Advance, retreat, and possible collapse of the West Antarctic Ice Sheet as recorded in the Amundsen Sea Embayment: A new IODP proposal

gerhard.kuhn [ at ]


The West Antarctic Ice Sheet (WAIS), which is grounded below present-day sea level and, thus, is highly sensitive to climatic changes, is likely to have had a very dynamic history over the last several million years. WAIS collapse would result in a global sealevel rise of 3-5 m over present levels yet little is known of how it has behaved in the past. Large uncertainties exist regarding the chronology, extent, rates, and spatial and temporal variability of past advances and retreats of the WAIS across the continental shelves, particularly in the Amundsen Sea sector, where no drilling has taken place despite the intense interest in the current and potential behavior of the glaciers feeding into the over-deepened Pine Island Bay. These uncertainties are mainly due to the paucity of data from drill core from this sector. We propose a series of drill cores for the Amundsen Sea Embayment shelf, which is unambiguously fed by the WAIS, where seismic data reveal seaward-dipping sedimentary sequences that are estimated to span the time from the pre-glacial conditions, Miocene or older, to the most recent glacial cycle. Our drilling strategy is to target a transect that includes the oldest sedimentary sequences deposited onto bedrock in the south to the youngest sequences in the north of the western and eastern Amundsen Sea Embayment continental shelf. This transect will yield a detailed history of the glacial cycles in the Pine Island-Amundsen Sea region and allow correlations to the glacial history known from the Ross Sea and to global climate records. In addition, deep-water sites on the continental rise of the embayment are selected for recovering continuous records of glacially transported sediments and the details of climatic and oceanographic changes throughout glacial-interglacial cycles. Because so little is known about the stratigraphy on the Amundsen Sea shelf, new drill core will allow a wide range of questions to be addressed, including: (1) What is the history of advance and retreat of the WAIS in this sector and thus its contribution to past sea-level changes in terms of both rate and magnitude? Have sectors of the marine-based WAIS experienced significant collapses? (2) How does this glacial history correlate with periods of climate warming and changes in ocean circulation? How do warm Circumpolar Deep Water (CDW) incursions onto the continental shelf affect the stability of marine-based ice sheet margins? (3) How did the WAIS behave in the middle Pliocene, the last time Earth’s atmosphere contained more than 400 ppm CO2 and when the Arctic was significantly warmer than today? (4) When did the WAIS first expand onto the ASE continental shelf? Was ice sheet expansion related to uplift in neighboring Marie Byrd Land or related to largescale climate trends?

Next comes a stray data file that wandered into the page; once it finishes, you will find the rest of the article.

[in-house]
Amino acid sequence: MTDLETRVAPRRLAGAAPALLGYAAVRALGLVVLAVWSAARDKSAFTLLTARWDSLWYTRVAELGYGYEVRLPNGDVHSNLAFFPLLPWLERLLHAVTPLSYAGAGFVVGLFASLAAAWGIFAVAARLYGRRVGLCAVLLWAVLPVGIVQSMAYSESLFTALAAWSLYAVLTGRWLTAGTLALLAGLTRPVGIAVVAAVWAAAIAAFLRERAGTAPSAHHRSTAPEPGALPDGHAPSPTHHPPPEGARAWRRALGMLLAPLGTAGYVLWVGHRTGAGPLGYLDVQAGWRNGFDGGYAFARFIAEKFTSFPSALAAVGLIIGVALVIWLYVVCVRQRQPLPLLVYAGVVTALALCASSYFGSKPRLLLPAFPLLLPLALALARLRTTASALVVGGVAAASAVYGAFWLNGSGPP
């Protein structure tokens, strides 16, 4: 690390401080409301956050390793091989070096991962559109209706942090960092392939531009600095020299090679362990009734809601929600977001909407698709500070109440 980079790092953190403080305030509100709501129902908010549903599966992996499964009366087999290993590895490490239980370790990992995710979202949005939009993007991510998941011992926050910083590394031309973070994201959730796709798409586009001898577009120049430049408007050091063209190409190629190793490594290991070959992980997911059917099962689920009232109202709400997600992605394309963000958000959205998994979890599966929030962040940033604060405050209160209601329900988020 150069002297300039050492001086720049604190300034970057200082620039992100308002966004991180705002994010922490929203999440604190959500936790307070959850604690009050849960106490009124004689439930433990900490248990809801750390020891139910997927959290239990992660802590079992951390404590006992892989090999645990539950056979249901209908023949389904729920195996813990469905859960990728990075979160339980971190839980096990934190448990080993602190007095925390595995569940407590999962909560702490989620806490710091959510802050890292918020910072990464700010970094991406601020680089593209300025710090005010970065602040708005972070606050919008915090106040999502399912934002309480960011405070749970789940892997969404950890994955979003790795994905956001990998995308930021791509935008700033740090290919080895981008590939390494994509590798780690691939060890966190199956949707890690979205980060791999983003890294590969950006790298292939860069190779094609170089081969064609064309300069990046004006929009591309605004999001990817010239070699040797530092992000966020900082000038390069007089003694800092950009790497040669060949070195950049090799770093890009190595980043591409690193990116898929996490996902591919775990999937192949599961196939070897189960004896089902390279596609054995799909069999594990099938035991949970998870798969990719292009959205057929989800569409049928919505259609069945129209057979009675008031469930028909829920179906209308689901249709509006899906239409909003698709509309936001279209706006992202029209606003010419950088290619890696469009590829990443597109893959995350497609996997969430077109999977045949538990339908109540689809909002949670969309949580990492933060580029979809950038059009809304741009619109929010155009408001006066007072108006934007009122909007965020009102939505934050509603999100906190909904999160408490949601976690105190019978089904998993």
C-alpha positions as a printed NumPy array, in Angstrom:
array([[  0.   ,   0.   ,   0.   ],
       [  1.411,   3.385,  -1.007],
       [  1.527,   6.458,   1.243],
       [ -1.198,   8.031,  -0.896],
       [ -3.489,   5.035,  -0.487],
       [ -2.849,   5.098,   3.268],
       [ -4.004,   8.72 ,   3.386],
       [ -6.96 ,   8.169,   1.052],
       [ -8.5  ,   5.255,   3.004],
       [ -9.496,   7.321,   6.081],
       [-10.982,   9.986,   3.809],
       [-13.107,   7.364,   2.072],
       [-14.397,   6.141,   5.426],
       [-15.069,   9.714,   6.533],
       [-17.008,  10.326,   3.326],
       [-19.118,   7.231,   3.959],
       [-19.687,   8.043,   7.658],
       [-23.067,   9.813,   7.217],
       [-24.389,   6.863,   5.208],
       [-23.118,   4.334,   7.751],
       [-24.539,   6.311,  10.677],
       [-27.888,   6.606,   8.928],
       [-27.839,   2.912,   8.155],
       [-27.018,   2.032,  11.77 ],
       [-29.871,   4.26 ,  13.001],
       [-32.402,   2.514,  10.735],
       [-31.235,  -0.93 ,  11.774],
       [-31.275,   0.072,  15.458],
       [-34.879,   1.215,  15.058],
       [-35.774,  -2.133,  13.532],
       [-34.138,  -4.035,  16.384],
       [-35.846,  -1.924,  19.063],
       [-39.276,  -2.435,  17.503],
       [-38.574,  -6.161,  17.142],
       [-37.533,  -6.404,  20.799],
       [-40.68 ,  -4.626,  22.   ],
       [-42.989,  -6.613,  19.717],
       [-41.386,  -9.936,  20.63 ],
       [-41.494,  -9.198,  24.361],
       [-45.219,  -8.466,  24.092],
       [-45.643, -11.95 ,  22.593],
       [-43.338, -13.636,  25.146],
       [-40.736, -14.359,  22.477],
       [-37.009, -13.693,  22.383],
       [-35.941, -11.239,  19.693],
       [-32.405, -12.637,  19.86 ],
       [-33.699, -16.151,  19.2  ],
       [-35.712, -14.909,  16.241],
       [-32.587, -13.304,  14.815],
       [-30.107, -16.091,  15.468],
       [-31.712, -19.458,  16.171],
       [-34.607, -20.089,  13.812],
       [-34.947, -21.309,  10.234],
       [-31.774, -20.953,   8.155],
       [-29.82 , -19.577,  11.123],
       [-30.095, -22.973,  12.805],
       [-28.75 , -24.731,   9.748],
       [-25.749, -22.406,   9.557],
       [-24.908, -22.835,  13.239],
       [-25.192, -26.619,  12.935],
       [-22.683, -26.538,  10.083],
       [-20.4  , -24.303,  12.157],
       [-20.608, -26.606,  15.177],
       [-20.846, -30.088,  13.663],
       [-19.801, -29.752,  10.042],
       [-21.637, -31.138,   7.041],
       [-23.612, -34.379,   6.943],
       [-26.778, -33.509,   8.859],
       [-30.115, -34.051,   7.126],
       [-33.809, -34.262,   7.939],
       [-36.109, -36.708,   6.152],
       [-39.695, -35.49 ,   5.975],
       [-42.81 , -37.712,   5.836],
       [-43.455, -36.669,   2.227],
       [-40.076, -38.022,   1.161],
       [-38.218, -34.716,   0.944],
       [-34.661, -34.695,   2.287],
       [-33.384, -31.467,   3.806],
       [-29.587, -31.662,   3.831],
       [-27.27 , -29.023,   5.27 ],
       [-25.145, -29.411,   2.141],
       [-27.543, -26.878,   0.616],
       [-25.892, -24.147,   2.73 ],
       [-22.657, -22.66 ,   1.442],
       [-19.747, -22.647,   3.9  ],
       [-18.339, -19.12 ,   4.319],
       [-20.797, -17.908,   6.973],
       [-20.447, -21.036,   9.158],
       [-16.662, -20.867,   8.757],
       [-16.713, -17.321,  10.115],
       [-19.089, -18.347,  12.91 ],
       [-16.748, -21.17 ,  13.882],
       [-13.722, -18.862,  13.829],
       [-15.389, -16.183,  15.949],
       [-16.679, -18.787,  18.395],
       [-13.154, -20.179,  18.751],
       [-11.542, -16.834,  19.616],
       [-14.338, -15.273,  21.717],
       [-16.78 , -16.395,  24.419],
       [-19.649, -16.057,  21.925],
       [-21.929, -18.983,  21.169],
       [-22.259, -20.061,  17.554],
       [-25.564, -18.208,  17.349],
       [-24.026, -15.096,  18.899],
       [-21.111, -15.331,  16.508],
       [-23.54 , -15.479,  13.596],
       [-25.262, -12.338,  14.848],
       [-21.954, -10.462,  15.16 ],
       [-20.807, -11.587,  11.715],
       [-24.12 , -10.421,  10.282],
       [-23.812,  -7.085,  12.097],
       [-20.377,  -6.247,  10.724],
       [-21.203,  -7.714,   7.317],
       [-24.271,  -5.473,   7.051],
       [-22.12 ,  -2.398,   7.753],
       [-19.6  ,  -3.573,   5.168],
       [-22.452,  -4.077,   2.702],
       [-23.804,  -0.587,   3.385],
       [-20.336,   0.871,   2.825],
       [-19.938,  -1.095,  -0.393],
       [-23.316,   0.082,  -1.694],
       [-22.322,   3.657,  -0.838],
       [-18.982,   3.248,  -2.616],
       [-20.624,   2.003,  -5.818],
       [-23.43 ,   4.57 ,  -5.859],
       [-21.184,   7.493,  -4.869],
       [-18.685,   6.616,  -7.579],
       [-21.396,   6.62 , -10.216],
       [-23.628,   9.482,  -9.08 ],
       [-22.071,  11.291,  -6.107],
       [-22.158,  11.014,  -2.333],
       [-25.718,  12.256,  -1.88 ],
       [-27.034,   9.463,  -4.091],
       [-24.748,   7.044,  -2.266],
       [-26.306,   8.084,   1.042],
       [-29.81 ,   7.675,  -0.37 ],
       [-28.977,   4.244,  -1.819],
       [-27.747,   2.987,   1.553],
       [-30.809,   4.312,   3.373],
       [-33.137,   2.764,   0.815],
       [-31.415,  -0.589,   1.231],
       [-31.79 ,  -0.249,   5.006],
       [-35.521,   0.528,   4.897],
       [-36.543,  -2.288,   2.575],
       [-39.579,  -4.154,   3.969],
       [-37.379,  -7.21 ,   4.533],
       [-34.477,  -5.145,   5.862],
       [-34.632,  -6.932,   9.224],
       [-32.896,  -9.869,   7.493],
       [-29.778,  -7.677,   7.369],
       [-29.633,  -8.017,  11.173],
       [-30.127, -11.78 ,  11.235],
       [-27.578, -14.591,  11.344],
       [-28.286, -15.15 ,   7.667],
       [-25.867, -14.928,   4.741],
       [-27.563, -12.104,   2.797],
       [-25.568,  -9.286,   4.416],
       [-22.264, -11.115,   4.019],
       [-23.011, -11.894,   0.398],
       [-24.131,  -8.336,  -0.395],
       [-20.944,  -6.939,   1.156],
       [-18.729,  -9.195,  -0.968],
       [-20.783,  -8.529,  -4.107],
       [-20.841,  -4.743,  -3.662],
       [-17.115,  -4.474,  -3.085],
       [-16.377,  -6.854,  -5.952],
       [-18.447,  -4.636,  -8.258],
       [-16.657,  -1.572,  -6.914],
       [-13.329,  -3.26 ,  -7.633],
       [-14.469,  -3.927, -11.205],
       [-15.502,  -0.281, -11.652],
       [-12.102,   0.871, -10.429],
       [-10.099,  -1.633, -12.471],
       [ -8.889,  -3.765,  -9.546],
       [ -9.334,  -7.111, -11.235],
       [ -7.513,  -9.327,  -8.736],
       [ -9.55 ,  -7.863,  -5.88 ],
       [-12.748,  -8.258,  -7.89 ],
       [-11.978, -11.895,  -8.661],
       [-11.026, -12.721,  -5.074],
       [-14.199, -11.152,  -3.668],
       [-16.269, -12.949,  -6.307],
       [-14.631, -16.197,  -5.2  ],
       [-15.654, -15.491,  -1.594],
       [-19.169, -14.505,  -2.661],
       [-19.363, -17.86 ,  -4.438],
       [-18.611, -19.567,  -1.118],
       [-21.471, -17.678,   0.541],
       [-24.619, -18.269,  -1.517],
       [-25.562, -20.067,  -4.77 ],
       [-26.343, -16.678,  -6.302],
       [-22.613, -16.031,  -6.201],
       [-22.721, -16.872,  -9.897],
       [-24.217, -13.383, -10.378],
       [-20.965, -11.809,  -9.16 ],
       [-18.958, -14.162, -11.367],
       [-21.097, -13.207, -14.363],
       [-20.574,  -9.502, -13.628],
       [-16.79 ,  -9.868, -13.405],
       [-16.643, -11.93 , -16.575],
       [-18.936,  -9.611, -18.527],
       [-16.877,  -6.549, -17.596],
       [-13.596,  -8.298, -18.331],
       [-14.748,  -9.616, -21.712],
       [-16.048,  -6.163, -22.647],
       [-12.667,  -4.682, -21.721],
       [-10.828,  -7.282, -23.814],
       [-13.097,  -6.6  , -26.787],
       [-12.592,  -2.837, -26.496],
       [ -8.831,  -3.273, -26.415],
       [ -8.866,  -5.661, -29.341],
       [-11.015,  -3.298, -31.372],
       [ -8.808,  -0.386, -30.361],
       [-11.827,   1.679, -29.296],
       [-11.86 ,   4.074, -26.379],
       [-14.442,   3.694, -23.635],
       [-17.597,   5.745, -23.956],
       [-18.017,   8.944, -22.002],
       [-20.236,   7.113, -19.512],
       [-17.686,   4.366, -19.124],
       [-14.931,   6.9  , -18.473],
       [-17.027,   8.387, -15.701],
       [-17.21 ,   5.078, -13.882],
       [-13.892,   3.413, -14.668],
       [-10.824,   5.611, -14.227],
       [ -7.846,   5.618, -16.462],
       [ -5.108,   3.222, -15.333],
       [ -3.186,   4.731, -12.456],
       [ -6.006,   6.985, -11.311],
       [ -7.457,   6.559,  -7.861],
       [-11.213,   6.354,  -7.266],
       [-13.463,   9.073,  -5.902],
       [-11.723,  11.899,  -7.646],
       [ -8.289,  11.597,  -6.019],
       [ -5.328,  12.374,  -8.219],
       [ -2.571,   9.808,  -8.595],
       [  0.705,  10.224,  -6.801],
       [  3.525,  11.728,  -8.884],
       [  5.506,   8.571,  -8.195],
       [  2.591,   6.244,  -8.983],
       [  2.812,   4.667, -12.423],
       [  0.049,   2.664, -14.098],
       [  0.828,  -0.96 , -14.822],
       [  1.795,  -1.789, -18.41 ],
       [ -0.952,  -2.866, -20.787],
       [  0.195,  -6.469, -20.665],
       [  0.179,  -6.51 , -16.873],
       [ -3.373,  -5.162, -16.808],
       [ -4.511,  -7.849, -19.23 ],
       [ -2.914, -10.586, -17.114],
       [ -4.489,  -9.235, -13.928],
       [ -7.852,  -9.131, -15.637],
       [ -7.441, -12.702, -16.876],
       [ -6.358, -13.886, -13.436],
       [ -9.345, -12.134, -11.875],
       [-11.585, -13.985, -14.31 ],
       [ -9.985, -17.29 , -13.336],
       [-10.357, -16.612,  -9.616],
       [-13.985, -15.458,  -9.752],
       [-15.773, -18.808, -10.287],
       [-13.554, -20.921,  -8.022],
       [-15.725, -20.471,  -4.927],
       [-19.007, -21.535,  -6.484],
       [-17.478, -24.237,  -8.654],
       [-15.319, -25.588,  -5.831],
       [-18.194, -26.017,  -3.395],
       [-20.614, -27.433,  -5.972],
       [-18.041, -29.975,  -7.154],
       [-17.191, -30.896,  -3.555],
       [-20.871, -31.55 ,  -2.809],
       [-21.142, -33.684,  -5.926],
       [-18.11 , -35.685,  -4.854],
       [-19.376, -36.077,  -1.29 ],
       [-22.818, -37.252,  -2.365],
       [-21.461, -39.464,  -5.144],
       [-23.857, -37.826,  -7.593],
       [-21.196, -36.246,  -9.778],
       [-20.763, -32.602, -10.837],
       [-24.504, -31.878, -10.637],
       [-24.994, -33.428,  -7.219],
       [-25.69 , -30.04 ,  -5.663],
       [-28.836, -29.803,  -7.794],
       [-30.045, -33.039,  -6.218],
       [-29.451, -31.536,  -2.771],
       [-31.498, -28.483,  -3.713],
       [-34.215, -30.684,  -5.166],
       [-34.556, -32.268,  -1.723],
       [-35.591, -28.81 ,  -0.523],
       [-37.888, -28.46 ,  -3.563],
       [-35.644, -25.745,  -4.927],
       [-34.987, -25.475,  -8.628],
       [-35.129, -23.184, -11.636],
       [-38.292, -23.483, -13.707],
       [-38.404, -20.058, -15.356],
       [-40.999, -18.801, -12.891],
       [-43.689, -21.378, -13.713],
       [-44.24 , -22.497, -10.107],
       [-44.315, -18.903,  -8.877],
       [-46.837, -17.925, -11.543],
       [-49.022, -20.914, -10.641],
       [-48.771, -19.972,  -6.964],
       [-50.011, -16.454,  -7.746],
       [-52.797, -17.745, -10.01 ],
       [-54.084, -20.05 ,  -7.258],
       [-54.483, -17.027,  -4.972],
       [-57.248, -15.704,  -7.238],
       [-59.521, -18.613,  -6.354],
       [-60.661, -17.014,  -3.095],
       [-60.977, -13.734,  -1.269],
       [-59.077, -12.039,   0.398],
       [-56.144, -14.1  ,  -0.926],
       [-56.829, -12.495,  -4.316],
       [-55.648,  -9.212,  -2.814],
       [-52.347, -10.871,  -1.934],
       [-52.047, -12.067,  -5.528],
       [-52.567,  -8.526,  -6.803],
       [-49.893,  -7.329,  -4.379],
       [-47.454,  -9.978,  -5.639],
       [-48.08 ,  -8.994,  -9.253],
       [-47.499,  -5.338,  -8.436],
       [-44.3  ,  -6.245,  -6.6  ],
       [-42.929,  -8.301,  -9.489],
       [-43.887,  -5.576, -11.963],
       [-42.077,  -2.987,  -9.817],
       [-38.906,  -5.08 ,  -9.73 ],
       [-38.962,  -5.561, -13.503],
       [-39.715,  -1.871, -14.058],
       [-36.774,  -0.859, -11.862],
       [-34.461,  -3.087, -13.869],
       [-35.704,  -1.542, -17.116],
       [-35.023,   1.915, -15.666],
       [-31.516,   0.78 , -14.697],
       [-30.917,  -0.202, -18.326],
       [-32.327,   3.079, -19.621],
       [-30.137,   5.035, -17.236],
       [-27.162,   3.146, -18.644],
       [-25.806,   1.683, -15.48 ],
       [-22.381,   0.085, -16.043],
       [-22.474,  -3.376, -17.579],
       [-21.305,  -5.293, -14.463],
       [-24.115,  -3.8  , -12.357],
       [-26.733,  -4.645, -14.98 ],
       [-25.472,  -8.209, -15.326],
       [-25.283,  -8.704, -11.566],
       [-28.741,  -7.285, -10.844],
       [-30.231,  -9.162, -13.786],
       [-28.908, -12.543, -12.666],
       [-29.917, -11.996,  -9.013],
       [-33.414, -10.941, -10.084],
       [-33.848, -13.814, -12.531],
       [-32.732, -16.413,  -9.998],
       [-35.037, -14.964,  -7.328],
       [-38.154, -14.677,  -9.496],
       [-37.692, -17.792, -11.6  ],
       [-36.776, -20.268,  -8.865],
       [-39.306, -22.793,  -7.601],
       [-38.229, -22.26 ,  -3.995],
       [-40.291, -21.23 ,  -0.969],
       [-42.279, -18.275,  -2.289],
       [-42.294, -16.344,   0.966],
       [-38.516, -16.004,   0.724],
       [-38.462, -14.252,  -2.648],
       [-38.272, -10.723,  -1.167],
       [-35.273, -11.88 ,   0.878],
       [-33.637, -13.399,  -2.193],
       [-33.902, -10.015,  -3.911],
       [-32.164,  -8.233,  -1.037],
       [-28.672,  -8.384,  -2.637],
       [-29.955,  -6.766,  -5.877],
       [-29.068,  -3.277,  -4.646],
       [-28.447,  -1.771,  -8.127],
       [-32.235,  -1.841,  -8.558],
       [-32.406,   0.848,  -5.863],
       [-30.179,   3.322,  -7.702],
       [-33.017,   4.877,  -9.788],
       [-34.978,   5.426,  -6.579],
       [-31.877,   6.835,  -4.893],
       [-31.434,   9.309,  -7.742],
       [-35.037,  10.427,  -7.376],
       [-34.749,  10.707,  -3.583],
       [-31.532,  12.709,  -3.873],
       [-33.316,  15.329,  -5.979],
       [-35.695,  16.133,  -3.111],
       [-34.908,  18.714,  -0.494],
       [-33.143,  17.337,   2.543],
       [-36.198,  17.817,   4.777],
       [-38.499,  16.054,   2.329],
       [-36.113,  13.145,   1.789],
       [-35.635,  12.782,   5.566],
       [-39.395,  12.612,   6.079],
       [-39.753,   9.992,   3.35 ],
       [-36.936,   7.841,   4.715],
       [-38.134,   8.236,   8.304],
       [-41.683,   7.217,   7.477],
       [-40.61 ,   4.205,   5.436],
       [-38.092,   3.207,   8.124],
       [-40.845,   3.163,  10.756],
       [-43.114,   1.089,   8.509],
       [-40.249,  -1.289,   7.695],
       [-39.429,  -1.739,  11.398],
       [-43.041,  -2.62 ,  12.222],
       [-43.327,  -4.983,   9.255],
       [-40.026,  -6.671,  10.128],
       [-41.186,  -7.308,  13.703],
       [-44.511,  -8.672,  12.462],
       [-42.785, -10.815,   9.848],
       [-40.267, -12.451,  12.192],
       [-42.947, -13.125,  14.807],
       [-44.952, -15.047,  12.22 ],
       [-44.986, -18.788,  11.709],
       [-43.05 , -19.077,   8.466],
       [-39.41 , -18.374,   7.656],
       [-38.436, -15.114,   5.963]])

Item Type
Conference (Talk)
Primary Division
Primary Topic
Peer revision
Not peer-reviewed
Publication Status
Event Details
Antarctic Geologic Drilling Workshop, 07 Nov 2013 - 08 Nov 2013, University of Houston, TX, USA.
Eprint ID
Cite as
Wellner, J. S. , Gohl, K. , Anderson, J. B. , Bickert, T. , Hillenbrand, C. D. , Konfirst, M. , Kuhn, G. , Salzmann, U. and Uenzelmann-Neben, G. (2013): Advance, retreat, and possible collapse of the West Antarctic Ice Sheet as recorded in the Amundsen Sea Embayment: A new IODP proposal , Antarctic Geologic Drilling Workshop, University of Houston, TX, USA, 7 November 2013 - 8 November 2013 .


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